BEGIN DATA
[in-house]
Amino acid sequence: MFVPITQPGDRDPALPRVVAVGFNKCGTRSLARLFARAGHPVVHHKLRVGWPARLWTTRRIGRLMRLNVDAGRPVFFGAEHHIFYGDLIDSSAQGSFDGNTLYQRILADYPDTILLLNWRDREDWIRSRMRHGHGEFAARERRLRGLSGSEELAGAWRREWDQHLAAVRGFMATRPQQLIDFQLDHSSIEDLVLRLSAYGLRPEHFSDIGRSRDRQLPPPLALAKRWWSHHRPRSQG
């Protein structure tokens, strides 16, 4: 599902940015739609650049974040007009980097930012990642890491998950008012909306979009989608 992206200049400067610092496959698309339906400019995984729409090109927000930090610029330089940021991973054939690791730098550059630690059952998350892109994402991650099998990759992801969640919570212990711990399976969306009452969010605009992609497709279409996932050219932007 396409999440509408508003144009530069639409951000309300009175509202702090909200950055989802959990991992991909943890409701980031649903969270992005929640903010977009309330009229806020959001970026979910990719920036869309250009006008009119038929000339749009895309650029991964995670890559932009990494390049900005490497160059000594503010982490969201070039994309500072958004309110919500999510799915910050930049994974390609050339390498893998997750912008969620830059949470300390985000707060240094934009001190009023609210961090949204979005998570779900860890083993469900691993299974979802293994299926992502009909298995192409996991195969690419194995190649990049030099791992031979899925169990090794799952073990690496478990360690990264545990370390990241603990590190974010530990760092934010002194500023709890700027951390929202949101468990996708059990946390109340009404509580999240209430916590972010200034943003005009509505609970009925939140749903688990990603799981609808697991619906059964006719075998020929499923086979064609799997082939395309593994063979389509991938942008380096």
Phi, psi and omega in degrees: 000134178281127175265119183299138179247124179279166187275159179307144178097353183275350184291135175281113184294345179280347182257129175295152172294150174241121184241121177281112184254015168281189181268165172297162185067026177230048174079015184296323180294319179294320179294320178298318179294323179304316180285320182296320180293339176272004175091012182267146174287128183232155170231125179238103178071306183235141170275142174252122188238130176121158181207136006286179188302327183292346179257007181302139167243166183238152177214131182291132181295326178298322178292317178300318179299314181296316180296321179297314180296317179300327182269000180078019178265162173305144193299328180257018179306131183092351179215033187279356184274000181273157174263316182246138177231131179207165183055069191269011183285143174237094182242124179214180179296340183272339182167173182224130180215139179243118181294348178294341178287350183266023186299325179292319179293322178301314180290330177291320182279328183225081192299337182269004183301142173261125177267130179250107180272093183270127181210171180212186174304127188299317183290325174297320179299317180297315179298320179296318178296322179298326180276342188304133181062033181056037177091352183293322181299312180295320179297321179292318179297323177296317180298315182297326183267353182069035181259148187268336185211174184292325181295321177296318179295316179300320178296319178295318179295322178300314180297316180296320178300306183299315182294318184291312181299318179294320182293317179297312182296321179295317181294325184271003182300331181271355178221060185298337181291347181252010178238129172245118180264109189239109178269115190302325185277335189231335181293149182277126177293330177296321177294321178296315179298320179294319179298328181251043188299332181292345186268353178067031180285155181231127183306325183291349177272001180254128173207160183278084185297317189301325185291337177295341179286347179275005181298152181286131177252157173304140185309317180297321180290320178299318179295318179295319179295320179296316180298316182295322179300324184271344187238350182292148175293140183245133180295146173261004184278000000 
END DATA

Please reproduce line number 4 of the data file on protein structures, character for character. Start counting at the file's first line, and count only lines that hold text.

Phi, psi and omega in degrees: 000134178281127175265119183299138179247124179279166187275159179307144178097353183275350184291135175281113184294345179280347182257129175295152172294150174241121184241121177281112184254015168281189181268165172297162185067026177230048174079015184296323180294319179294320179294320178298318179294323179304316180285320182296320180293339176272004175091012182267146174287128183232155170231125179238103178071306183235141170275142174252122188238130176121158181207136006286179188302327183292346179257007181302139167243166183238152177214131182291132181295326178298322178292317178300318179299314181296316180296321179297314180296317179300327182269000180078019178265162173305144193299328180257018179306131183092351179215033187279356184274000181273157174263316182246138177231131179207165183055069191269011183285143174237094182242124179214180179296340183272339182167173182224130180215139179243118181294348178294341178287350183266023186299325179292319179293322178301314180290330177291320182279328183225081192299337182269004183301142173261125177267130179250107180272093183270127181210171180212186174304127188299317183290325174297320179299317180297315179298320179296318178296322179298326180276342188304133181062033181056037177091352183293322181299312180295320179297321179292318179297323177296317180298315182297326183267353182069035181259148187268336185211174184292325181295321177296318179295316179300320178296319178295318179295322178300314180297316180296320178300306183299315182294318184291312181299318179294320182293317179297312182296321179295317181294325184271003182300331181271355178221060185298337181291347181252010178238129172245118180264109189239109178269115190302325185277335189231335181293149182277126177293330177296321177294321178296315179298320179294319179298328181251043188299332181292345186268353178067031180285155181231127183306325183291349177272001180254128173207160183278084185297317189301325185291337177295341179286347179275005181298152181286131177252157173304140185309317180297321180290320178299318179295318179295319179295320179296316180298316182295322179300324184271344187238350182292148175293140183245133180295146173261004184278000000 